• Wed, 5, Aug, 2020 - 5:00:AM

Should we be supporting cancel culture?

Phone in hand / Pixabay

The rise of cancel culture: quarantine orders around the world definitely had something to do with it.

With people isolated and restless in their homes, glued to their screen slightly more than average, it’s not hard to see why. Old videos and digital documents resurface more easily when we are rewatching everything we can get our hands on, and Twitter tags climb the ranks better when more of us are active online.

Even if we have a general feel for what cancel culture is, I find it hard to define precisely. It’s described as revoking support for individuals or companies that do something offensive — but revoking support and offensive actions are themselves quite vague.

Getting the Central Park Karens and Costco Kevins of the world reprimanded and fired is cancelling, and so is refusing to support the work — past, present and future — of celebrities with controversial ideologies (see J.K. Rowling). So is simply adopting the #IsOverParty hashtag (e.g. #EllenIsOverParty, #DojaCatIsOverParty), tweeting and retweeting furiously. 

Cancel culture could ruin a person’s career and livelihood, or it might do little more than stir up a week-long social media tiff — and the distinction often lies along class lines. Cancel culture comes for both people that date Republicans and people that have sexual assault allegations against them. And, sadly enough, occasionally for the wrong people entirely, like when internet sleuths mistakenly identified the actions of a peaceful protestor and left him to shoulder the fallout.

Don’t get me wrong, cancel culture definitely can be used for social good. We are now refusing to accept the unacceptable. For the marginalised, social media represents a forum, a community, and a platform. When fronting corporations and celebrities, the collective voice is both a salve and a weapon. It’s comforting, and it’s powerful. In exposing and boycotting individuals and companies with problematic stances, cancel culture highlights the battles various activist groups are fighting and the difficult conversations we should be having.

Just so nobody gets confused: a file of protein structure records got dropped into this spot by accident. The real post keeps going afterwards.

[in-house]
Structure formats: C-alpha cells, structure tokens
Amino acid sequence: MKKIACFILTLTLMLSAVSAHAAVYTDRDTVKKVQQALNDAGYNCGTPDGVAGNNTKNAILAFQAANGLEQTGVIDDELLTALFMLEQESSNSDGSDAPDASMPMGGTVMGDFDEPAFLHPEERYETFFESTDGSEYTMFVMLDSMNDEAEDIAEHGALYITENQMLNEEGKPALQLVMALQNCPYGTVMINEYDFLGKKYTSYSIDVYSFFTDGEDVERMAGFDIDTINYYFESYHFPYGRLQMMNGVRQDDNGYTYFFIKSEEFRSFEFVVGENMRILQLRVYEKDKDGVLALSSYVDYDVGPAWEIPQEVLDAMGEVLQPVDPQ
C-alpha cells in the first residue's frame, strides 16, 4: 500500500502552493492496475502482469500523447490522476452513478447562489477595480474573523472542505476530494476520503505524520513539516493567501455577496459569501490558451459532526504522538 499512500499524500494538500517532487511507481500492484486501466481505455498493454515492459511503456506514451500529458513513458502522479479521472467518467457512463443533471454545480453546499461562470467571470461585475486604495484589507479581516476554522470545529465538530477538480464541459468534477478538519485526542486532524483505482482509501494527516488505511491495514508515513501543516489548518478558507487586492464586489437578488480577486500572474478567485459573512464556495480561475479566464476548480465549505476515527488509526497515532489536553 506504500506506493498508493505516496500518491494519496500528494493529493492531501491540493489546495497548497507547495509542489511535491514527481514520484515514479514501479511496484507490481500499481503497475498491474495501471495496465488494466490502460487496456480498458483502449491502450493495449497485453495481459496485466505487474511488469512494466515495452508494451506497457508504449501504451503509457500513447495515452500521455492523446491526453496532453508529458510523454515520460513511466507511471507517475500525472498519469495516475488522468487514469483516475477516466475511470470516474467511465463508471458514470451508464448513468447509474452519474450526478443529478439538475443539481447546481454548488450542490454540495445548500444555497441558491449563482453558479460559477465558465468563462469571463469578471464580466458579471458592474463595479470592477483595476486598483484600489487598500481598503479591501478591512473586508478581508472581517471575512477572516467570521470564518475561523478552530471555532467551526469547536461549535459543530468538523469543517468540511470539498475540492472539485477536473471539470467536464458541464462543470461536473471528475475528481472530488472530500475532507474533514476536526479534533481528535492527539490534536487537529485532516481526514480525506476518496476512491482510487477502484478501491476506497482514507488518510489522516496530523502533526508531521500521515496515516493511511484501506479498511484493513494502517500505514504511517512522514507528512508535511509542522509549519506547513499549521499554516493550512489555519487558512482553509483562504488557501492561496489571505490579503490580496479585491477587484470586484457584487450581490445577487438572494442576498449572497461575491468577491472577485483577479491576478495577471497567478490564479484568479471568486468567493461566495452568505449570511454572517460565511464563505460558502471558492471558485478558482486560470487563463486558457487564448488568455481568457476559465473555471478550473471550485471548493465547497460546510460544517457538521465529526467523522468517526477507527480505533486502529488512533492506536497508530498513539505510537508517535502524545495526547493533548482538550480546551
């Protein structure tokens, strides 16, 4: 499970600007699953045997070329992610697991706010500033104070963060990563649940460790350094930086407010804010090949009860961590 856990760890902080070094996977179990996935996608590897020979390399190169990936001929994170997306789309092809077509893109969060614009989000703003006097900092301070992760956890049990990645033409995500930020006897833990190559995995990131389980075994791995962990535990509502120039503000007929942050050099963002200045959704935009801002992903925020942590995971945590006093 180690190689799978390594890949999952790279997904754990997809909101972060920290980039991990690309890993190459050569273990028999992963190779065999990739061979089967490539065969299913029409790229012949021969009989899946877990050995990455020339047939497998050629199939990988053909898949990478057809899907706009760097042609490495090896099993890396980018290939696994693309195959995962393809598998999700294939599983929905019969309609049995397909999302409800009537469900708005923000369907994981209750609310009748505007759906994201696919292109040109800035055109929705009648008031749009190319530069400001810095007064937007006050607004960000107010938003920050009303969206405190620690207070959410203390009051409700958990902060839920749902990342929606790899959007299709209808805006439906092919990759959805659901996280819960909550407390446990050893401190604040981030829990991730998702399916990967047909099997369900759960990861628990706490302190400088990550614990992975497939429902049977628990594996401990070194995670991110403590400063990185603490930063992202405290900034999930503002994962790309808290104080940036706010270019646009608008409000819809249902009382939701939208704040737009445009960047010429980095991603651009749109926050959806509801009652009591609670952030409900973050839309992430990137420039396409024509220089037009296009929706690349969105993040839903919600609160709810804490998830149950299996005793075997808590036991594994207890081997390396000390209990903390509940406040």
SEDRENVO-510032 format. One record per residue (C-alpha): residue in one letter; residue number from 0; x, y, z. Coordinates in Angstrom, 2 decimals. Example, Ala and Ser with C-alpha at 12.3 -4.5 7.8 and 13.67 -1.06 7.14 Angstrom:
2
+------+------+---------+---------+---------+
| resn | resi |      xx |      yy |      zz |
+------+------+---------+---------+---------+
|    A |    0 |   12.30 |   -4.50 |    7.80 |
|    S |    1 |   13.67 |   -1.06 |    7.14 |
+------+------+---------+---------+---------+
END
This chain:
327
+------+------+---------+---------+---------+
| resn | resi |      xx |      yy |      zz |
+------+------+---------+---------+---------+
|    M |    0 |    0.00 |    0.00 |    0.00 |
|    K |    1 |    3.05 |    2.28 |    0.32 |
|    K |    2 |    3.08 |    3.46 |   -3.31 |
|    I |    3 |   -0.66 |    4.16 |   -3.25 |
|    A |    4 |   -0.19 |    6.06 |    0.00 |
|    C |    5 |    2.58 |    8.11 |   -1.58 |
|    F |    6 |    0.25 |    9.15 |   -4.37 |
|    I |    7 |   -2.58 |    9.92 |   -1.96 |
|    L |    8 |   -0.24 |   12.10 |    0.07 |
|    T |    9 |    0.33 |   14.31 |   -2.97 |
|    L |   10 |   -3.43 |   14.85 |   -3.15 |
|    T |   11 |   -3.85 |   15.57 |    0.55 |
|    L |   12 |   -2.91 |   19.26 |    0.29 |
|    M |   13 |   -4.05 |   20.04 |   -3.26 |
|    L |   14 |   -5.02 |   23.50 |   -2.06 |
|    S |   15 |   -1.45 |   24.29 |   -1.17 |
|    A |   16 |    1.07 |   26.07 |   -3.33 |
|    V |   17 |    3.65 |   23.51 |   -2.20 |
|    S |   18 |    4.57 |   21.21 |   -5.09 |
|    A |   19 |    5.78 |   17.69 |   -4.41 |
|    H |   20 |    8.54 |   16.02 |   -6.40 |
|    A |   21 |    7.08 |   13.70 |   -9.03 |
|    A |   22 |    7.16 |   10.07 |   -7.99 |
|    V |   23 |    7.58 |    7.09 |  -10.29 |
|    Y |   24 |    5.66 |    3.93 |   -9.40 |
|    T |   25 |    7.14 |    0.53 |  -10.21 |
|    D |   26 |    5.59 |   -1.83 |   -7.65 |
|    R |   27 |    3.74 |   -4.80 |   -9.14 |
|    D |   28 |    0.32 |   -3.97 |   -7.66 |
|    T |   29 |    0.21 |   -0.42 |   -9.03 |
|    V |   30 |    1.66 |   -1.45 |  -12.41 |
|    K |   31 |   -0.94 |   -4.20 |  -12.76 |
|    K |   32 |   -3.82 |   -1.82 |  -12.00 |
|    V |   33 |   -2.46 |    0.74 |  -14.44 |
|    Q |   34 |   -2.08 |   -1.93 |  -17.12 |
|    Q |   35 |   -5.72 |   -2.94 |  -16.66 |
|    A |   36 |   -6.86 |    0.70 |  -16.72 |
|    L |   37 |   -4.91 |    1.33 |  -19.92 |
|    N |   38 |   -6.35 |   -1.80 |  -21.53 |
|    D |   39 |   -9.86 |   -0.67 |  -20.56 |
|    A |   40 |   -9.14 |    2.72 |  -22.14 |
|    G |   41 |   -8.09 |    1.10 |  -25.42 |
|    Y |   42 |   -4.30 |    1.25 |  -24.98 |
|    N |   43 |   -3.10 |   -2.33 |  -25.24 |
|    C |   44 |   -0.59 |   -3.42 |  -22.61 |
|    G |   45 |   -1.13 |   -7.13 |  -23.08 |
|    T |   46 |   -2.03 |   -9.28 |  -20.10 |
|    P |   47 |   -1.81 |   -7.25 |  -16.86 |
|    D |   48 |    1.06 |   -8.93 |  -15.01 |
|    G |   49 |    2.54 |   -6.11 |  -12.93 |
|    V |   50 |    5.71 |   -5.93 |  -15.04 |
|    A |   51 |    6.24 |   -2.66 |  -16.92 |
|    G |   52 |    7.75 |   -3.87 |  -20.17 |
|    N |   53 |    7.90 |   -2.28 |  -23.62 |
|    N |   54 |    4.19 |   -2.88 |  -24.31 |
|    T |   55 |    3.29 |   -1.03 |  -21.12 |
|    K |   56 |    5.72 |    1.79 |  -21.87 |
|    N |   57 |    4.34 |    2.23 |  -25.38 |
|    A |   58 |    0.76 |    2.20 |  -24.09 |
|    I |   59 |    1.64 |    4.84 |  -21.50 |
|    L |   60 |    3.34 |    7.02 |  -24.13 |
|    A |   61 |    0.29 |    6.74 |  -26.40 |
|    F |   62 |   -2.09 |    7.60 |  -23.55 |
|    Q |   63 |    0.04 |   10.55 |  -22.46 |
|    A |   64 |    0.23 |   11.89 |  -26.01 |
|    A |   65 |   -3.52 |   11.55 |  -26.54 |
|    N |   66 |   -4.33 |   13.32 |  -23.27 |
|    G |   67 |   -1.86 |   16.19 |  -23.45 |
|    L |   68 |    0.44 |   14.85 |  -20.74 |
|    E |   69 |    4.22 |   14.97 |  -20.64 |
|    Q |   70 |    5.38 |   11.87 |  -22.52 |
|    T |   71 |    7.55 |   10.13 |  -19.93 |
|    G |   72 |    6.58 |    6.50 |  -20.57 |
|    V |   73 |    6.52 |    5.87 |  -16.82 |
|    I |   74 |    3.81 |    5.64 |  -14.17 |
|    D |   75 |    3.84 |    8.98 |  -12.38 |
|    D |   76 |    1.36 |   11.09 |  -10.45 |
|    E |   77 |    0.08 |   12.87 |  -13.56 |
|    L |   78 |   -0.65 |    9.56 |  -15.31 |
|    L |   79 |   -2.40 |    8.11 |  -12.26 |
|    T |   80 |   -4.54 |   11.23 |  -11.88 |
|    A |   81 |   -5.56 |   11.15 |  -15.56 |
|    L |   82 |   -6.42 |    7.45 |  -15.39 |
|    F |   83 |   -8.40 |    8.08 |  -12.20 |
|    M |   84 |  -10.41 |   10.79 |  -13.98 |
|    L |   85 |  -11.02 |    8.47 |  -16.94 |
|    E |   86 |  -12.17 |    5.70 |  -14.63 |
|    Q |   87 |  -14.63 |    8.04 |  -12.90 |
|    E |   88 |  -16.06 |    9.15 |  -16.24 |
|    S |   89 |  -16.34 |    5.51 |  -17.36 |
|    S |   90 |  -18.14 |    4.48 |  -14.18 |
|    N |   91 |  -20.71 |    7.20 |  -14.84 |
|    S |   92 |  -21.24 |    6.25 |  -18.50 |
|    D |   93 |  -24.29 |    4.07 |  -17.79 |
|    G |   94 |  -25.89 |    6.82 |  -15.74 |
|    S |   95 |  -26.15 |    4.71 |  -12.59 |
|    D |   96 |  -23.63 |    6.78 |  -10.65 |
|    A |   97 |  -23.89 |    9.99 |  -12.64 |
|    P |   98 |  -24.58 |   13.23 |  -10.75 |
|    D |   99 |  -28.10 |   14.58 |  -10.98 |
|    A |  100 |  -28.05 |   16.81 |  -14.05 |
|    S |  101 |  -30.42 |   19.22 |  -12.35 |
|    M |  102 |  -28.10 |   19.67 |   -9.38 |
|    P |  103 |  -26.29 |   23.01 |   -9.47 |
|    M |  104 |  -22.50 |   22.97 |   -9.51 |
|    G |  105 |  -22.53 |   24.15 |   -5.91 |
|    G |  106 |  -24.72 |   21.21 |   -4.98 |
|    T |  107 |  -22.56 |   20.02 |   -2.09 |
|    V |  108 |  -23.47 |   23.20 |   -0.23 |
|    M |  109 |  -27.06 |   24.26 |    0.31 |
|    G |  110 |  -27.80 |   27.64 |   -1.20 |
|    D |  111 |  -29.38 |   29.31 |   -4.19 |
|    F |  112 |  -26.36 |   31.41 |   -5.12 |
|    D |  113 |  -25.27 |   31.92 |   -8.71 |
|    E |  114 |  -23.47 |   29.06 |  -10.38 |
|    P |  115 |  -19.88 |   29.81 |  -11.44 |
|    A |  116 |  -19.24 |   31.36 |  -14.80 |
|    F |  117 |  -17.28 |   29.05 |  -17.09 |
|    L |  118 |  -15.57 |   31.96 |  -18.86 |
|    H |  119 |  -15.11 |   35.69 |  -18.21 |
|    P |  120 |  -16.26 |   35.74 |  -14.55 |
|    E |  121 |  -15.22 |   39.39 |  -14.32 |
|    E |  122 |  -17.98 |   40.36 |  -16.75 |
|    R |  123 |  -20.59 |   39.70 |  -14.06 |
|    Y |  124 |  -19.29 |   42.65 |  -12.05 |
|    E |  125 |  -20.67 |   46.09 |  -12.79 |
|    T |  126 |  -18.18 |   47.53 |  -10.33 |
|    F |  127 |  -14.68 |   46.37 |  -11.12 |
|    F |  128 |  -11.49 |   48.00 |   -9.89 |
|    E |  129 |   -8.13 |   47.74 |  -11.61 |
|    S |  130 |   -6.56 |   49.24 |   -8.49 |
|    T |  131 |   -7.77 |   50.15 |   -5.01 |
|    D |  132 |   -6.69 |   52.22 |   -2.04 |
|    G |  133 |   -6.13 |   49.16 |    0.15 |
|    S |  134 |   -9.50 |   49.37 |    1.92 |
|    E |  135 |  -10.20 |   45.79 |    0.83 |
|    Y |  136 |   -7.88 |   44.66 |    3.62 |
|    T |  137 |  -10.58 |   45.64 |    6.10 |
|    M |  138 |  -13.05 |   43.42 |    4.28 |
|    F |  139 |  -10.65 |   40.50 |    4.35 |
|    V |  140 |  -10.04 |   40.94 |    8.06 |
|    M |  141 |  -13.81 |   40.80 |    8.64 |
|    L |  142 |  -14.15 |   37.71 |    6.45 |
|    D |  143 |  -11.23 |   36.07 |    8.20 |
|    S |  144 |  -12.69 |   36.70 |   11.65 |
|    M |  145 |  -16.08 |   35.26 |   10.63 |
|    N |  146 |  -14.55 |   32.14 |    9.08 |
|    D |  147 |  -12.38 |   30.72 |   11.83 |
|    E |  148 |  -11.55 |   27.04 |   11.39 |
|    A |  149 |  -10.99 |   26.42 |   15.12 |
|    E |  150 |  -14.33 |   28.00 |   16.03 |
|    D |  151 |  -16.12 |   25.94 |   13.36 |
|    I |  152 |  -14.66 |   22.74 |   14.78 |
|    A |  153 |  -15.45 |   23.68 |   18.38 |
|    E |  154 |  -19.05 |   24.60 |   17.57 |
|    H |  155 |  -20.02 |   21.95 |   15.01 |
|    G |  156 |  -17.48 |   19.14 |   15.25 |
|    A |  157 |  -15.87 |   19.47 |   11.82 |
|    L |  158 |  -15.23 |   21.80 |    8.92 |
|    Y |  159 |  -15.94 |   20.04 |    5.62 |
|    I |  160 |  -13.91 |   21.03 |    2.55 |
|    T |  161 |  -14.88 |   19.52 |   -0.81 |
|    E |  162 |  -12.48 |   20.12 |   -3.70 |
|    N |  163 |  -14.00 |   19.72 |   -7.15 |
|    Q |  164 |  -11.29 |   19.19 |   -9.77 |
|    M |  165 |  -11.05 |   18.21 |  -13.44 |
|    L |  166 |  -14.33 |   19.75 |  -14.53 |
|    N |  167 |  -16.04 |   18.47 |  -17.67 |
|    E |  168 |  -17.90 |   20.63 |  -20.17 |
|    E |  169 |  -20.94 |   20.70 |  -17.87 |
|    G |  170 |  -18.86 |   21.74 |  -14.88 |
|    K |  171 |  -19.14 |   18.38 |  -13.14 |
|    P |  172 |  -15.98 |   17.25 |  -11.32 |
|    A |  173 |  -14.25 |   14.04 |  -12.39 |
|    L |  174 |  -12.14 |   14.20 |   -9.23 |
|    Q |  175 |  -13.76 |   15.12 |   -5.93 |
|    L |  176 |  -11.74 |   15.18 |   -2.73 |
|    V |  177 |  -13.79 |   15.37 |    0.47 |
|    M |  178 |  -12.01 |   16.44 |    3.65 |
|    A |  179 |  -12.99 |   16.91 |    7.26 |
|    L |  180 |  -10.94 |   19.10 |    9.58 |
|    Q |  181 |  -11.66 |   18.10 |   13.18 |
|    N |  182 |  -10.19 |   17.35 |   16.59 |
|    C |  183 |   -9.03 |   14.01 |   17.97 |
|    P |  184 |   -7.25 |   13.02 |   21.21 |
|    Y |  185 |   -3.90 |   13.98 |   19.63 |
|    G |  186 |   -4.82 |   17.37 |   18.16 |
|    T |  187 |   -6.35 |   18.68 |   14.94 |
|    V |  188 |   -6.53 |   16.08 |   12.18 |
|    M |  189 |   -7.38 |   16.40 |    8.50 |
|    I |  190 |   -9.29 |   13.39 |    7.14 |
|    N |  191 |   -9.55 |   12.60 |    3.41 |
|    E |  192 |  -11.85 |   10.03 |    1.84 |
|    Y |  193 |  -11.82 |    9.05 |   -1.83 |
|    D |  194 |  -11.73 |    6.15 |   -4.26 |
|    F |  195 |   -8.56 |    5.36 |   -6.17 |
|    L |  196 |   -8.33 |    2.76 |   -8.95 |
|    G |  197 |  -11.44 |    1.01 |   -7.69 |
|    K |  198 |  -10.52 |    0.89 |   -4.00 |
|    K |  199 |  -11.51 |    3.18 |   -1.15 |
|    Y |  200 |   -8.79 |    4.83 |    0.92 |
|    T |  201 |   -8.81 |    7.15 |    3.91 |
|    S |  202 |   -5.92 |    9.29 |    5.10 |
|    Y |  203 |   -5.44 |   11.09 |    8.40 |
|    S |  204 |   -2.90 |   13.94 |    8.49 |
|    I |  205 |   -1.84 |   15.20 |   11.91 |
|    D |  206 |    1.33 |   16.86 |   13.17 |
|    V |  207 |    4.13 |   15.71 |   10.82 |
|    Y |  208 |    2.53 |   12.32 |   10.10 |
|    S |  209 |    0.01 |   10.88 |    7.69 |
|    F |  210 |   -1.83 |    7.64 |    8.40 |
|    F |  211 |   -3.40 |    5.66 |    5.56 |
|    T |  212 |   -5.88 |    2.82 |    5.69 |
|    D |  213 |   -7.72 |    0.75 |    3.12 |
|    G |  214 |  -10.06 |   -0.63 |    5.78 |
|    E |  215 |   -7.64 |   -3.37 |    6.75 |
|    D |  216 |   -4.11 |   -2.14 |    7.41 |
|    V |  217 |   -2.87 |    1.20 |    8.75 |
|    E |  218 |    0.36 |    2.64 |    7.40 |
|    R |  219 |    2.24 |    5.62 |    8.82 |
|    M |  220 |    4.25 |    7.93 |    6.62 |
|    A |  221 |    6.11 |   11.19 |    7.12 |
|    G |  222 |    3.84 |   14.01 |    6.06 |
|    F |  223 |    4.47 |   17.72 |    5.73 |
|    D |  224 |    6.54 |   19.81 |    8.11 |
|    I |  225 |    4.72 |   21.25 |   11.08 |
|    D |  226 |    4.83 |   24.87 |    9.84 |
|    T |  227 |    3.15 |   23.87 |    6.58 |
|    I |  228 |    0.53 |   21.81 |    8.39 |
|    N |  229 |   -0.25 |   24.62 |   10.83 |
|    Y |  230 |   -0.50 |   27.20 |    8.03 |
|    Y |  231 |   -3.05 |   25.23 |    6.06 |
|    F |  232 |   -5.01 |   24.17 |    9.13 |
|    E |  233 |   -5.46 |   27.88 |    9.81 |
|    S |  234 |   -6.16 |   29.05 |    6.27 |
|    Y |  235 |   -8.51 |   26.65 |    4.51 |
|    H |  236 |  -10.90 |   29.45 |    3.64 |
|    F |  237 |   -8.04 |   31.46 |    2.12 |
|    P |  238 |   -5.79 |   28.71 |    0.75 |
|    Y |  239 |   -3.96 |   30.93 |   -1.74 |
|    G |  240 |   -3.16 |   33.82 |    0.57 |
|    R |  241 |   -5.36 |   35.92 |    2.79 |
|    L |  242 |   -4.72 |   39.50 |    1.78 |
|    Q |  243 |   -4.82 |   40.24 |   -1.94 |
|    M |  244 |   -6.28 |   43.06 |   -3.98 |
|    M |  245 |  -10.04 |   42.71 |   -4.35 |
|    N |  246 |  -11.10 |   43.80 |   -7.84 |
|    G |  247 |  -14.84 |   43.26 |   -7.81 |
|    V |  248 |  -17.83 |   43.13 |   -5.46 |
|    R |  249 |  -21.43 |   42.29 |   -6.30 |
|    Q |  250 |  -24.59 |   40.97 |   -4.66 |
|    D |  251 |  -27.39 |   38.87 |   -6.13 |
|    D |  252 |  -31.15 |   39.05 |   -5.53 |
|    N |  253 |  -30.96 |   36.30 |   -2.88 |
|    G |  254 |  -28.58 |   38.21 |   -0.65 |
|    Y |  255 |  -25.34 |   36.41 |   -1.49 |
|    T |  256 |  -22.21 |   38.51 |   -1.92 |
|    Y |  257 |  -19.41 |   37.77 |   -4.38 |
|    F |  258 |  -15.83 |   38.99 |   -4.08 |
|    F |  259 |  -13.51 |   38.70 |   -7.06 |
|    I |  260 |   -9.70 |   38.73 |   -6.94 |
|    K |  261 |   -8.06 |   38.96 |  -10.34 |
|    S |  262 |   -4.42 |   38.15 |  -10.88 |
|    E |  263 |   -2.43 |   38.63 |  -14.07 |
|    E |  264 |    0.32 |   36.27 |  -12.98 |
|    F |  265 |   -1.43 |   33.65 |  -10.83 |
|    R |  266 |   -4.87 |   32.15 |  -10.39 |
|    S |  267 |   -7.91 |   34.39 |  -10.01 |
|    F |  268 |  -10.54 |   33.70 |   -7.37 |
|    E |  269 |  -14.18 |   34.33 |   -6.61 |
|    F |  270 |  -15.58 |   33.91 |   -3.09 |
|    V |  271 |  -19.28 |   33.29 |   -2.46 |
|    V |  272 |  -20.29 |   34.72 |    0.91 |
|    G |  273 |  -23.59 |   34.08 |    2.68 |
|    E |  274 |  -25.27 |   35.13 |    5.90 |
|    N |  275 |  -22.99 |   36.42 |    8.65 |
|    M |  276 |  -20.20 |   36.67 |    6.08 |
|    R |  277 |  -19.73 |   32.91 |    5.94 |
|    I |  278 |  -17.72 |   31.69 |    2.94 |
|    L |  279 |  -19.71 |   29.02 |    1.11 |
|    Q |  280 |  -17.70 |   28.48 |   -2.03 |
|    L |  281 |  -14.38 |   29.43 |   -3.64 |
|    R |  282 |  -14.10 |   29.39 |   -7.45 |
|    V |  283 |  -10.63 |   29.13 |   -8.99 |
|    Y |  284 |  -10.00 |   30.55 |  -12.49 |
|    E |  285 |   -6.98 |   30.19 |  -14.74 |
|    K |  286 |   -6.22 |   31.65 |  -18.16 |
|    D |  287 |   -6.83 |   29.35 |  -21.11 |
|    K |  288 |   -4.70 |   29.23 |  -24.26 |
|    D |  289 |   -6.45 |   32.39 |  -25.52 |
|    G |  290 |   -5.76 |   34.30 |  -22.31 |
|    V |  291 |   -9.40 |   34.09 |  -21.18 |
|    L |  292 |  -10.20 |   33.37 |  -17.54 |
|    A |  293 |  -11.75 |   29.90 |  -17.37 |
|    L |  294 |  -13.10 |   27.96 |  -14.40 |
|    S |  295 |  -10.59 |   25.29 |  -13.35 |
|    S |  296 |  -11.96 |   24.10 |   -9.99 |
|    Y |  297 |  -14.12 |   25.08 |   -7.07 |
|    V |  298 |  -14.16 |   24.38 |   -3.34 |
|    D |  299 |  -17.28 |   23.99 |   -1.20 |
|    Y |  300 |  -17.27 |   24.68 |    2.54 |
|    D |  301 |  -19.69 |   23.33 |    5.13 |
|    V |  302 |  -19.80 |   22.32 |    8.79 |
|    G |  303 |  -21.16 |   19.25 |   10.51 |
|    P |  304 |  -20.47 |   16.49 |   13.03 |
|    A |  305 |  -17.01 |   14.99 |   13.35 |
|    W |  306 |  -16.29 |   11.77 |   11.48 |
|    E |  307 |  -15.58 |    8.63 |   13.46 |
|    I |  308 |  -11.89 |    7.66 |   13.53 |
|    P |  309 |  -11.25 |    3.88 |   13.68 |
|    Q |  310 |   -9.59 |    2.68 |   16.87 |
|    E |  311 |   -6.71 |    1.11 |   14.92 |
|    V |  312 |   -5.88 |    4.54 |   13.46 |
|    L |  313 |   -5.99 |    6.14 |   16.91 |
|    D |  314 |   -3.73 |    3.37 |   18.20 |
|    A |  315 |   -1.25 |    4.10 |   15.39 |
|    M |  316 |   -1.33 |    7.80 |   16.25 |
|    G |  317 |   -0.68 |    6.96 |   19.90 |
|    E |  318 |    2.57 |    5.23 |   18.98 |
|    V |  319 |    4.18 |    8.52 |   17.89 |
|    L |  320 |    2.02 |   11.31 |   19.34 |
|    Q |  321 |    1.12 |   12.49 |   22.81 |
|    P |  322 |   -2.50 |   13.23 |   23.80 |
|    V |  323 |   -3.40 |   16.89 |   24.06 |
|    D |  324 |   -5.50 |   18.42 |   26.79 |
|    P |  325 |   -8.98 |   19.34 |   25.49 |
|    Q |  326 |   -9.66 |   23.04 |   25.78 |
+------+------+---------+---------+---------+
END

But — as can happen when we need to squeeze our hot takes into 280 characters or less — cancel culture also erases a lot of the nuance that such conversations should have. For example, some people called for the cancellation of Jimmy Fallon after an old blackface skit emerged. This begged questions that couldn’t be answered with a simple #JimmyFallonIsOverParty.

Recent transgressions notwithstanding, should people be sanctioned for past problematic behaviour or questionable relationships? Is cancel culture (which often comes with boycotting, unfollowing and diminishing someone’s platform) detrimental to growth and change if we just silence those who make mistakes? Is it censorious? Is it a form of activism?

According to various writers and academics including Margaret Atwood and Gloria Steinem, cancel culture is the latter — it’s censorious, polarising and stunts healthy debate. They are two of many signatories of an open letter calling for the cancellation of cancel culture (ironic, but nonetheless an interesting read). They argue that “restriction of debate, whether by a repressive government or an intolerant society, invariably hurts those who lack power and makes everyone less capable of democratic participation.” It’s clear from the signatories and context of the letter that the writers are asking to retire a specific strand of cancel culture — the strand that paints the world of policy-making and academia in black and white. The strand that divides political landscapes into extremes. And I get that.

But in other strands of cancel culture, debate is safe. In other strands, it’s discrimination, apologism and hate speech that the public comes after because people’s rights and freedoms should not be up for discussion. In other strands, sometimes things are more black and white than we think.

In many ways, cancel culture is the 21st century equivalent of humanity’s well-worn social policing. For better or worse, we judge, condemn and boycott with many of the same intentions we’ve always had. It’s just that now our methods deliver results quickly and pack more of a punch.

It’s a great power we have these days — and it comes with great responsibility. We should be careful about when, how and against whom we wield it.


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